Somewhat distinct from but quite similar to Anatolian Alevism is a religious order or sect (tarikat) called the Bektashis, named after Haji Bektash (Hünkâr Hacı Bektaş Veli ), who lived in the 13th century. There have historically been two groups of Bektashis. One, called the Çelebis, claimed that they were direct physical descendants of Haji Bektash ( bel evladı ). A larger group of Bektashis, called the Dedes or Dedebabas, claimed that Haji Bektash had no natural sons but only had spiritual disciples ( yol evladı ). Bektashis are found throughout Anatolia and the Balkans, particularly in Albania.
It has been commonly explained that a person only becomes an Alevi by being born into an Alevi family, but a person can become a Bektashi by joining the sect. In a very broad historical generalization, it has been said that Bektashis were traditionally urbanized and educated while Alevis lived in villages in the Anatolian countryside.
<span>To show that modern Alevi and Bektashi groups have much more in common than they have differences, Alevis will often talk about “Alevi-Bektashi culture” (kültür) “Alevi-Bektashi faith” (inanç), or “Alevi-Bektashi philosophy” (felsefe). Many describe the differences between the groups with these statements: “There is no difference in path, just in practices” ( Yol farkı yok, sürek farkı var ) and “The way is one, the form a thousand and one” (Yol bir, sürek bin bir).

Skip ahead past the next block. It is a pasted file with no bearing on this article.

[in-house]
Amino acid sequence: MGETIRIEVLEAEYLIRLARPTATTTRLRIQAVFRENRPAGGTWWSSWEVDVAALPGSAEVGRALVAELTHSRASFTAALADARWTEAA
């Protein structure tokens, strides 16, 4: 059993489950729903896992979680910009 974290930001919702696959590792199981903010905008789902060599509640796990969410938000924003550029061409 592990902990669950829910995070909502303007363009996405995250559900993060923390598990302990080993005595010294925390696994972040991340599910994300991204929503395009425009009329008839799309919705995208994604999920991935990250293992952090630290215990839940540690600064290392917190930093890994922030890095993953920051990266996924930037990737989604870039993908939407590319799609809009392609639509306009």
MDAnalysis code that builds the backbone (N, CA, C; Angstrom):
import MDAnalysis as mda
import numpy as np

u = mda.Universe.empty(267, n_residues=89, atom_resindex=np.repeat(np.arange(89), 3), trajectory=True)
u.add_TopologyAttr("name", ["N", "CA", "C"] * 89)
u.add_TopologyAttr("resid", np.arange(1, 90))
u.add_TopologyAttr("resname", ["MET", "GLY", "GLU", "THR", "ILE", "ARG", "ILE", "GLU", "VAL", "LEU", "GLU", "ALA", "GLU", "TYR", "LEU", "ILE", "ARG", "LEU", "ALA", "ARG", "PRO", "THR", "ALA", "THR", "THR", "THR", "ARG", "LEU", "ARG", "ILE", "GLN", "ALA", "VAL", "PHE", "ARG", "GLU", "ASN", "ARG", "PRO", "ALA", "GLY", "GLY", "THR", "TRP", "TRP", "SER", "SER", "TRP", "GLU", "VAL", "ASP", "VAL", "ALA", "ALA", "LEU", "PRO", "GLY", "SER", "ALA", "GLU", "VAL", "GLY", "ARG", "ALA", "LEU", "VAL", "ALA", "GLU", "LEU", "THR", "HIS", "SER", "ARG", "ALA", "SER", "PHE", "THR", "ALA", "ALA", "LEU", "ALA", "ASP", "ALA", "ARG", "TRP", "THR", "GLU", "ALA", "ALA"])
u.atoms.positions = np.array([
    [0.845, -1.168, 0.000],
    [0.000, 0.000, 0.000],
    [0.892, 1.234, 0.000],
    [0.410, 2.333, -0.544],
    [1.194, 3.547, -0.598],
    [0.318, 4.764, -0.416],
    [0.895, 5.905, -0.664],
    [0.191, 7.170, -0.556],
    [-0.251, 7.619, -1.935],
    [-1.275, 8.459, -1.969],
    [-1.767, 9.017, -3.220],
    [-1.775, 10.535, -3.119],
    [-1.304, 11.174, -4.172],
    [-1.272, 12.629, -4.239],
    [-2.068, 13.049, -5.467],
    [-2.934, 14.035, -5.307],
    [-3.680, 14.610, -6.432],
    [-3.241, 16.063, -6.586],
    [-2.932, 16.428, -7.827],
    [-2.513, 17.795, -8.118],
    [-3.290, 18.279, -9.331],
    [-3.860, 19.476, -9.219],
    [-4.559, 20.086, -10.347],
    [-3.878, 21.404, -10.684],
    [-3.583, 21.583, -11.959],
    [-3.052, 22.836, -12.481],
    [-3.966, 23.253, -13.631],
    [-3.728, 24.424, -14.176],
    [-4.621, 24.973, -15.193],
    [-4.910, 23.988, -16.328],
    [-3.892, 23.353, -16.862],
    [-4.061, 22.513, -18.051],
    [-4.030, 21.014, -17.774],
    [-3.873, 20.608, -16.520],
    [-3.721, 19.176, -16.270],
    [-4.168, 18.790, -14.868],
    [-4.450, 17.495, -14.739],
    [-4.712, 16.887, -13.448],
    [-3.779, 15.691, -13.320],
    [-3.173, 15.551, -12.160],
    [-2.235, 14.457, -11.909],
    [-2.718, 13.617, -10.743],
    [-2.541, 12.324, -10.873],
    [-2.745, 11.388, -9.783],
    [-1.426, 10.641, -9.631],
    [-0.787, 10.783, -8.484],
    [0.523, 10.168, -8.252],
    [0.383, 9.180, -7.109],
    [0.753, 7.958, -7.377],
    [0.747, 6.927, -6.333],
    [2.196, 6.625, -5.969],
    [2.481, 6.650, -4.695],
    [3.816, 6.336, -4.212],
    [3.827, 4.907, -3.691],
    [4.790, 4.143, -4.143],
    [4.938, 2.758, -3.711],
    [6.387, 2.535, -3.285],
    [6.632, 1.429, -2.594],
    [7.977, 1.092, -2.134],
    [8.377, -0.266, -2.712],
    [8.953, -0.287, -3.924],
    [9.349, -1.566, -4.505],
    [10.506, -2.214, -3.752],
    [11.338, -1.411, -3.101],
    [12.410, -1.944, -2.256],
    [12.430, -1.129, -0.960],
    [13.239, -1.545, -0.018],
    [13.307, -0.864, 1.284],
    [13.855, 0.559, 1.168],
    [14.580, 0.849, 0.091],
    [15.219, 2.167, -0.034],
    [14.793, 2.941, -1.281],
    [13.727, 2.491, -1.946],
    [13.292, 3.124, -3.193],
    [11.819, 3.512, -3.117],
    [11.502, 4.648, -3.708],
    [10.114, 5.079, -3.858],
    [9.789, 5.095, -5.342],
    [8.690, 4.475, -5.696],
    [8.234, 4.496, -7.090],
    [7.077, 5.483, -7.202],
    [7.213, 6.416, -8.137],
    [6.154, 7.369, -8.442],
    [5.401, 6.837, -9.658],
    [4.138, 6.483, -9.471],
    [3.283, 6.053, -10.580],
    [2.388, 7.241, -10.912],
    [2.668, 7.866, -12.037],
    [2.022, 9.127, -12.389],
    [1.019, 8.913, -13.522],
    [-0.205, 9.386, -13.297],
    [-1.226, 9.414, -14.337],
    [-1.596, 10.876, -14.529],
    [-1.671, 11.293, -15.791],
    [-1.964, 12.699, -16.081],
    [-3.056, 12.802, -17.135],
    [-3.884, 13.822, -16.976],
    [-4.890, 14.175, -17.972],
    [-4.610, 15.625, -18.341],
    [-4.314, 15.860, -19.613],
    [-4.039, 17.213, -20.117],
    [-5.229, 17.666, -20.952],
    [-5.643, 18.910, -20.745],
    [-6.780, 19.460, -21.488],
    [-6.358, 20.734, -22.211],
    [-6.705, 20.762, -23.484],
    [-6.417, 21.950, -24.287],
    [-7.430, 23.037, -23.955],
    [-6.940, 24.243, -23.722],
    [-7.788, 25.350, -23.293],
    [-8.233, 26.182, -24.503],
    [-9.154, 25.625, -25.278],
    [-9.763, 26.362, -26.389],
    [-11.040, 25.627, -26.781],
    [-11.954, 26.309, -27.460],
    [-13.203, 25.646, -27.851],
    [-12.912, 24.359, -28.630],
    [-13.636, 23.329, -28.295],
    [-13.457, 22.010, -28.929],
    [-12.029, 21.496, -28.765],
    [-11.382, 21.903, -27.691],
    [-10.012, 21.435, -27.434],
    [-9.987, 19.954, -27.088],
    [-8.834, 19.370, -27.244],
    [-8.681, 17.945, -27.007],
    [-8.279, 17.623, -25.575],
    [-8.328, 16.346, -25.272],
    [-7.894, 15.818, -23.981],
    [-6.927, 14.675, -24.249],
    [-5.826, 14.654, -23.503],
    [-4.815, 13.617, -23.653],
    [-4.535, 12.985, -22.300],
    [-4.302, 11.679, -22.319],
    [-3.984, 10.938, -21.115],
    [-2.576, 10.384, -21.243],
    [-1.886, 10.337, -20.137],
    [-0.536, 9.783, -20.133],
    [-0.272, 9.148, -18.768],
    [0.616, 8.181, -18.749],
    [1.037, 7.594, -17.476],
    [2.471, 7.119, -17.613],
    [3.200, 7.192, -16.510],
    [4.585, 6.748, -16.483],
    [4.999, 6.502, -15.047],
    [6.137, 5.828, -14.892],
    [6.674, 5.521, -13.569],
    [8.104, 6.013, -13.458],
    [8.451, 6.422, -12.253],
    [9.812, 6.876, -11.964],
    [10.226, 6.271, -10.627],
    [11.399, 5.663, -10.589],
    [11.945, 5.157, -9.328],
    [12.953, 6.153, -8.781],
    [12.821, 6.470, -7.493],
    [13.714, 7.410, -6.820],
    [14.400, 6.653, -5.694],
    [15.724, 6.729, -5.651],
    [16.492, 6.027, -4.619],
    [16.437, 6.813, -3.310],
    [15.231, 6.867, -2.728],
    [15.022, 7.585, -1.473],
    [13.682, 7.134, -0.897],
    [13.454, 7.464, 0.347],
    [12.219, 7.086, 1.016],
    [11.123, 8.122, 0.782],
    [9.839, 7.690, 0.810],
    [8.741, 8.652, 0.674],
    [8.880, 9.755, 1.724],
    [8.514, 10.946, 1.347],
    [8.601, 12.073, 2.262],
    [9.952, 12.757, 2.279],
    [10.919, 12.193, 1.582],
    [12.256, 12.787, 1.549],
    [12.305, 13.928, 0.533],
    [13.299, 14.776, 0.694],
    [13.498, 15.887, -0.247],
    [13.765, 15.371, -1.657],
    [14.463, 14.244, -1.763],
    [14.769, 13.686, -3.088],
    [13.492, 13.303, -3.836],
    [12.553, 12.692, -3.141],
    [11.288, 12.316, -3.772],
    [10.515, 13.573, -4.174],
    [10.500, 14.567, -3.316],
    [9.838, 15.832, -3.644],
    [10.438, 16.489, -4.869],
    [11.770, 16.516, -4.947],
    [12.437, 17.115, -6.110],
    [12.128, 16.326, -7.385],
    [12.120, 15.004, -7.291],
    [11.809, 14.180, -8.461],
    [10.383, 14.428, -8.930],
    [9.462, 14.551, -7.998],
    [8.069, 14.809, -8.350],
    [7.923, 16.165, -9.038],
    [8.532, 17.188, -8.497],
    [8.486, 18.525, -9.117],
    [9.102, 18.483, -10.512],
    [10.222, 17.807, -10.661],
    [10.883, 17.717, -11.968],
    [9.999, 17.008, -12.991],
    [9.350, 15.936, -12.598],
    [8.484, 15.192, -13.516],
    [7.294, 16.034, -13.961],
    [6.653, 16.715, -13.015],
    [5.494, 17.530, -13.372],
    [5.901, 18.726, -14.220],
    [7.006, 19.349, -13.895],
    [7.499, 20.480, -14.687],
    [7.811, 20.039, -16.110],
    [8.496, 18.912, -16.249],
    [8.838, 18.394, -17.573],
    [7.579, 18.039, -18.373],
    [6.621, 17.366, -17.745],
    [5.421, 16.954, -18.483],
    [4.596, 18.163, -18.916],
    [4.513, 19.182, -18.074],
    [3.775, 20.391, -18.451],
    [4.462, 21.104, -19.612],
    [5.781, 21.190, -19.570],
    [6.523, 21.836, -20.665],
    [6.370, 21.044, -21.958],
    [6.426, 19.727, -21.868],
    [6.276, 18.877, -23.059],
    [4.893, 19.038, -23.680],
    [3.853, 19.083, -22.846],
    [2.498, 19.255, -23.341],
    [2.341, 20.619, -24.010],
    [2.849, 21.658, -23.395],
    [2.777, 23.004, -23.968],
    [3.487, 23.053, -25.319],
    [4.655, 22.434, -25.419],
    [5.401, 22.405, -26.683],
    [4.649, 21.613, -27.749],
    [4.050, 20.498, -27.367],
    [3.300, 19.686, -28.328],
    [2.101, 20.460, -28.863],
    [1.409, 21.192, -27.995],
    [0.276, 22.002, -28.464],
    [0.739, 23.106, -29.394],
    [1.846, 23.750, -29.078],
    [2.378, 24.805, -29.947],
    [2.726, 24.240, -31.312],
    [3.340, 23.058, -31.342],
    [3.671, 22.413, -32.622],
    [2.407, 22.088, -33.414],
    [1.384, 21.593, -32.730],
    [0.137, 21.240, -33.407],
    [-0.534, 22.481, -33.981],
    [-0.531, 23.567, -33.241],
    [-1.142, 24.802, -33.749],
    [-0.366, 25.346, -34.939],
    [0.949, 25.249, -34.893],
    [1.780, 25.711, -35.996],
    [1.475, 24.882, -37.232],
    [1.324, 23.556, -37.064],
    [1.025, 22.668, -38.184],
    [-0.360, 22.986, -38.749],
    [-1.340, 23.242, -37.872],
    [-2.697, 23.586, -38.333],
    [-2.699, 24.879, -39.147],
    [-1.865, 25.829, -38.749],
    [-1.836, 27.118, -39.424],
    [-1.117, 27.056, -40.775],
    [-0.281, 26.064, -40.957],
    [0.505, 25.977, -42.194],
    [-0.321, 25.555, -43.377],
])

Alevis today place great importance on Haji Bektash. They proudly display his picture in their associations and worship centers. They name associations after him. They often quote sayings attributed to him. Hundreds of thousands of Alevis visit his tomb in Kırşehir every August.
There is very little actual historical detail available about Haji Bektash. It is almost universally accepted that he was a Turkmen born in Horasan in Iran, trained as a mystic, moved to Anatolia, settled in what is now the town of Haji Bektash, and died around A.D. 1271. Beyond these few facts there are many stories about Haji Bektash whose truth is debated. Most of these stories show Haji Bektash as a man with supernatural wisdom and powers.
Today, Alevis love to quote sayings attributed to Haji Bektash. Here is a sample:
“Seek and find.”
“Don’t forget that your enemy is also a human being.”
Düşmanınızın dahi insan olduğunu unutmayınız
“Teach the women.”
“Don’t do to anyone what you don’t want done to you.”
Nefsine ağır geleni kimseye tatbik etme.
“Do not criticize any man or people.”
Hiç bir milleti ve insanı ayıplamayınız.
“Even if you are offended, do not offend in return.”
İncinsen de incitme.
“Take responsibility for your words, actions, and morals.
Eline diline beline sahip ol.
“Take responsibility for your own spouse, job, and nourishment.”
Eşine, işine, aşına sahip ol.